Libertad de Expresión

1 - Introduction


The right of freedom of expression is a fundamental guarantee for ensuring the rule of law and democratic institutions. Article IV of the American Declaration of the Rights and Duties of Man stipulates that: “Every person has the right to freedom of investigation, of opinion, and of the expression and dissemination of ideas, by any medium whatsoever.”[1]  Similarly, Article 13 of the American Convention[2] states that: “Everyone has the right to freedom of thought and expression.  This right includes freedom to seek, receive, and impart information and ideas of all kinds, regardless of frontiers, either orally, in writing, in print, in the form of art, or through any other medium of one's choice.”[3]


 Similarly, the importance of freedom of expression in the hemisphere was recognized and enshrined in the Declaration of Chapultepec, which was adopted in March 1994 and has been signed by numerous heads of state and government. Principle No. 1 of this Declaration states that: No people or society can be free without freedom of expression and of the press. The exercise of this freedom is not something authorities grant, it is an inalienable right of the people.”[4]


The Special Rapporteur for Freedom of Expression recognizes that freedom of expression covers a wide range of activities that affect all individuals. This report refers only to some of the wide range of issues affecting freedom of expression. The Special Rapporteur will continue to issue reports dealing with other areas related to this basic right that are not addressed herein.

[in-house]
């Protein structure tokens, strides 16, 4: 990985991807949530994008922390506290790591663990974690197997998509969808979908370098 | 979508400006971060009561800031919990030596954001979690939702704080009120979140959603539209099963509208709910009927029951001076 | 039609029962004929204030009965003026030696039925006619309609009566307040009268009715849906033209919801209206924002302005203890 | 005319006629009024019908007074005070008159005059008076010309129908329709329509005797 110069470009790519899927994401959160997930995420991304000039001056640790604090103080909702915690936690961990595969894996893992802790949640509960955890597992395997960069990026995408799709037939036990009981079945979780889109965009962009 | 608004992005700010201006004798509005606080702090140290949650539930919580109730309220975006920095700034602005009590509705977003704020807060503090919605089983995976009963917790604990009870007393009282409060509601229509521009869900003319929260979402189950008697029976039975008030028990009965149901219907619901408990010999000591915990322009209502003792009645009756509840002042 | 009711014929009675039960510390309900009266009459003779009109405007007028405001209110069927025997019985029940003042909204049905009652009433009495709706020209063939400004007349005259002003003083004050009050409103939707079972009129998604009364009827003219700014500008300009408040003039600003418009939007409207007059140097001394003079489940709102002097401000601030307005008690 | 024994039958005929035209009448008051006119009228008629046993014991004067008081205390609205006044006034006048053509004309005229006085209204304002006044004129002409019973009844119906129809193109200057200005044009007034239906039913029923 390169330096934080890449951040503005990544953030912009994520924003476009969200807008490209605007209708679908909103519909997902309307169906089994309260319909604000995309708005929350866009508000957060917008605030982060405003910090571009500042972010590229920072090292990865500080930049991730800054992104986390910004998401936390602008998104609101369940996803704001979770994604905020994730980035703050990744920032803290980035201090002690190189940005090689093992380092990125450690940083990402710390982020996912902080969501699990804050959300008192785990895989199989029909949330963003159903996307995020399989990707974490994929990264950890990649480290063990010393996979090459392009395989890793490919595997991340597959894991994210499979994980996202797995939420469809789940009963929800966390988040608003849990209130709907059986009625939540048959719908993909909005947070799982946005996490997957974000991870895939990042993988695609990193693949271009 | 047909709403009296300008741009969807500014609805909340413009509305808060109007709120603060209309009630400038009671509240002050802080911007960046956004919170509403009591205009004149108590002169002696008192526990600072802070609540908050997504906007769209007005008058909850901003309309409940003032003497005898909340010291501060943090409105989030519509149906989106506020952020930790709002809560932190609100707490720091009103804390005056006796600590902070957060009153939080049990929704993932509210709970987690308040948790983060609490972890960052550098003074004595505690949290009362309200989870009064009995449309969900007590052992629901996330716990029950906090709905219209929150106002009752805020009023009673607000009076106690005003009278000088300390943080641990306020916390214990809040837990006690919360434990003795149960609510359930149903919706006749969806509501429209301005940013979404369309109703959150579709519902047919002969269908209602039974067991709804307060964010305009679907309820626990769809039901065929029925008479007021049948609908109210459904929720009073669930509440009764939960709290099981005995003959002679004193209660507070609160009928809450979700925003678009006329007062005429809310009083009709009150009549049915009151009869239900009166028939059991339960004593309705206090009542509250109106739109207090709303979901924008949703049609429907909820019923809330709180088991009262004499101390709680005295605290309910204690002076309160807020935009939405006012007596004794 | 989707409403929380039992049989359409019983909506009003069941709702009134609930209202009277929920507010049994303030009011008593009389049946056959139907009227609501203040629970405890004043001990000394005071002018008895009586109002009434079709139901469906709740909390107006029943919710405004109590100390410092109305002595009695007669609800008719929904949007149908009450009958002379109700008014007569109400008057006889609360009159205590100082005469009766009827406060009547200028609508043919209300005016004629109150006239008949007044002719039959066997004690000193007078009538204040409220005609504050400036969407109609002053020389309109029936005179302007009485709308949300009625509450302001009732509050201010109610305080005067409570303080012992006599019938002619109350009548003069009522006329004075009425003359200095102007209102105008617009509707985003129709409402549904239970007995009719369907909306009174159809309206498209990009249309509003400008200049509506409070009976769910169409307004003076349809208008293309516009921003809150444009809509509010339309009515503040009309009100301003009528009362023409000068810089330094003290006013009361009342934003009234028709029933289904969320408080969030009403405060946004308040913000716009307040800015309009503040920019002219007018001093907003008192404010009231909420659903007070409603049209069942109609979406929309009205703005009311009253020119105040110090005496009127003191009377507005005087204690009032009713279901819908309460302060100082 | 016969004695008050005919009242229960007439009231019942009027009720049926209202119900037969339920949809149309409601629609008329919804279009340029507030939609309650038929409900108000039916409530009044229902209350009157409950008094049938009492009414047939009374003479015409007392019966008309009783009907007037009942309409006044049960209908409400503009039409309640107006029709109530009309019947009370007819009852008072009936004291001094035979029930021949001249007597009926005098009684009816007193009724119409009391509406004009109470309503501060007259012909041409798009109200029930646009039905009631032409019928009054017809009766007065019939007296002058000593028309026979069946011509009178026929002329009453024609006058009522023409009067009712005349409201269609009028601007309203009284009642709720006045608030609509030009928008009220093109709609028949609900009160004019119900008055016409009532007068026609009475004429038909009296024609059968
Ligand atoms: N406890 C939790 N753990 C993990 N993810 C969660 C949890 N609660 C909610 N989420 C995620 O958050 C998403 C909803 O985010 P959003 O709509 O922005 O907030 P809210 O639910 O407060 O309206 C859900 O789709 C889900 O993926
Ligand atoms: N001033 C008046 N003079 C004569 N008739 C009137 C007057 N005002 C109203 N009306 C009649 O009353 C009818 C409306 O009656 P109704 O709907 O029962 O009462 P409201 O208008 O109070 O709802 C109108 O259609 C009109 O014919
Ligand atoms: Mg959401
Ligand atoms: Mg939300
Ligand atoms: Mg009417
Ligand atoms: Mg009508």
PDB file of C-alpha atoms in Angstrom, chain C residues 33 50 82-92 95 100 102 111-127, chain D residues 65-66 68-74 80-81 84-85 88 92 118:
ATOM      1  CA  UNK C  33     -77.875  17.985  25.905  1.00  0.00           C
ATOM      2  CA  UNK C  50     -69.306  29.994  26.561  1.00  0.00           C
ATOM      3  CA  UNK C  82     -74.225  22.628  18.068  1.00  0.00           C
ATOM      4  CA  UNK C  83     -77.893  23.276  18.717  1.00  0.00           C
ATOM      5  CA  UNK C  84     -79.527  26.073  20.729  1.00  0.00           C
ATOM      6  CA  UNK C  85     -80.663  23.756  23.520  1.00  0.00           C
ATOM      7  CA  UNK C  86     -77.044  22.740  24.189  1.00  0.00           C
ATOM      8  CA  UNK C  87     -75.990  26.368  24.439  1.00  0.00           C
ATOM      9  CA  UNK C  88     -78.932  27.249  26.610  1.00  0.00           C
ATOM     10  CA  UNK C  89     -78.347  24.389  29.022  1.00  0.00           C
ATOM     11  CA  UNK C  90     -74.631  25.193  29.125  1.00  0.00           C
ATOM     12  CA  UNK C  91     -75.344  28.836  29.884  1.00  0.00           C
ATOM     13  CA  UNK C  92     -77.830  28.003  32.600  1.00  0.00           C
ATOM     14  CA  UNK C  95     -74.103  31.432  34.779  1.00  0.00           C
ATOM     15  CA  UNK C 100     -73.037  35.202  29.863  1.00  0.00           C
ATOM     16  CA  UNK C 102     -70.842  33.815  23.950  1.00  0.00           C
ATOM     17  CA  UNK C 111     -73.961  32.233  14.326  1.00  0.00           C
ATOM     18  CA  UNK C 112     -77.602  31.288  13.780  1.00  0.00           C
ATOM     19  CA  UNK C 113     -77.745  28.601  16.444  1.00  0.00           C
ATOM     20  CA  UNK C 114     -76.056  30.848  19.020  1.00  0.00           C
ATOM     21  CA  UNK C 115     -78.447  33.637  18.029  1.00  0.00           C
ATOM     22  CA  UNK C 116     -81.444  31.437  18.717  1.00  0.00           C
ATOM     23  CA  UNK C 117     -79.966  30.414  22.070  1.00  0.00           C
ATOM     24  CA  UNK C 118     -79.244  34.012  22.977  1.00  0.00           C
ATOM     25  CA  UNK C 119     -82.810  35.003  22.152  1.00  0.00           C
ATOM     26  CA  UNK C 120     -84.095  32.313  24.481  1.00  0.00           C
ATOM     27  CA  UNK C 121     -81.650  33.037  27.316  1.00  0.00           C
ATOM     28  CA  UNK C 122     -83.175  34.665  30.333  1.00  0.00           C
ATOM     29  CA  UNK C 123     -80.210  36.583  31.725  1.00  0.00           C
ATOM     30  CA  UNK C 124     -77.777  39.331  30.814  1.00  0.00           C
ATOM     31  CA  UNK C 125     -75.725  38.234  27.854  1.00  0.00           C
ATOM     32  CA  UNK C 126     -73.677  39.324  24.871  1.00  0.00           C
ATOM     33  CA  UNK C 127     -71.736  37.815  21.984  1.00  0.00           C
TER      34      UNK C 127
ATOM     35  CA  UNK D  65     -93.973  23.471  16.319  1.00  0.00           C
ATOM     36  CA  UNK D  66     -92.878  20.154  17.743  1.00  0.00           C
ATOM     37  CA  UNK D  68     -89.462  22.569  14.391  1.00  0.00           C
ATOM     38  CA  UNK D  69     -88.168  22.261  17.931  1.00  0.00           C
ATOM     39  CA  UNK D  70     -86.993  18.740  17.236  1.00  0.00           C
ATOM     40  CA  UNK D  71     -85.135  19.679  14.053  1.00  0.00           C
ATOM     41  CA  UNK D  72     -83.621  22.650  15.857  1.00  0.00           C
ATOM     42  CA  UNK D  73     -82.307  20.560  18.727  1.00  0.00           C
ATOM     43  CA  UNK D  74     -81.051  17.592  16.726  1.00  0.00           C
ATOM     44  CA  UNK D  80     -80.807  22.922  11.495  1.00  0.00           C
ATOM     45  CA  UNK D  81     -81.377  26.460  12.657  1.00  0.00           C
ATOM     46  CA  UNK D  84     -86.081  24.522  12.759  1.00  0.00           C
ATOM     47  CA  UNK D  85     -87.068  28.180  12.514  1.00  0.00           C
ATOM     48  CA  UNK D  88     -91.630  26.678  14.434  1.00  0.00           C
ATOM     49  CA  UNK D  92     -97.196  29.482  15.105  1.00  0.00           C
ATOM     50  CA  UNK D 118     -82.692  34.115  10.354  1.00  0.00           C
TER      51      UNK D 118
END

The democratic system now pervasive in the hemisphere has helped secure greater respect for the right to freedom of expression than never before. Notwithstanding these important accomplishments, we ought not to delude ourselves into thinking that there are no violations of freedom of expression or that whatever violations do exist are inconsequential.  The Office of the Rapporteur has been functioning for almost two years and, in that time, has encountered many cases in which freedom of expression and information has been abridged. They include almost absolute censorship, murders, assaults, threats against journalists, clearly restrictive laws, persecutions conducted through judicial channels, and so on.  The democracy achieved in recent years should inspire us to find answers to these problems rather than hide behind its façade and deny them.  Greater freedom of expression serves to make democracy deeper and stronger.  Although approximately two decades have passed since the return to democratic government, freedom of expression and information is still limited in a number of States in this hemisphere.


This report states that many domestic laws need to be amended to bring them in line with international norms for the protection of freedom of expression and information.  Among the laws in need of change are those on expression offensive to public officials (desacato laws) and those on libel and slander. The right to access to official information and the right to habeas data must also be guaranteed. Without laws clearly in line with international standards for freedom of expression, this right, so basic to democracy, will always be in jeopardy.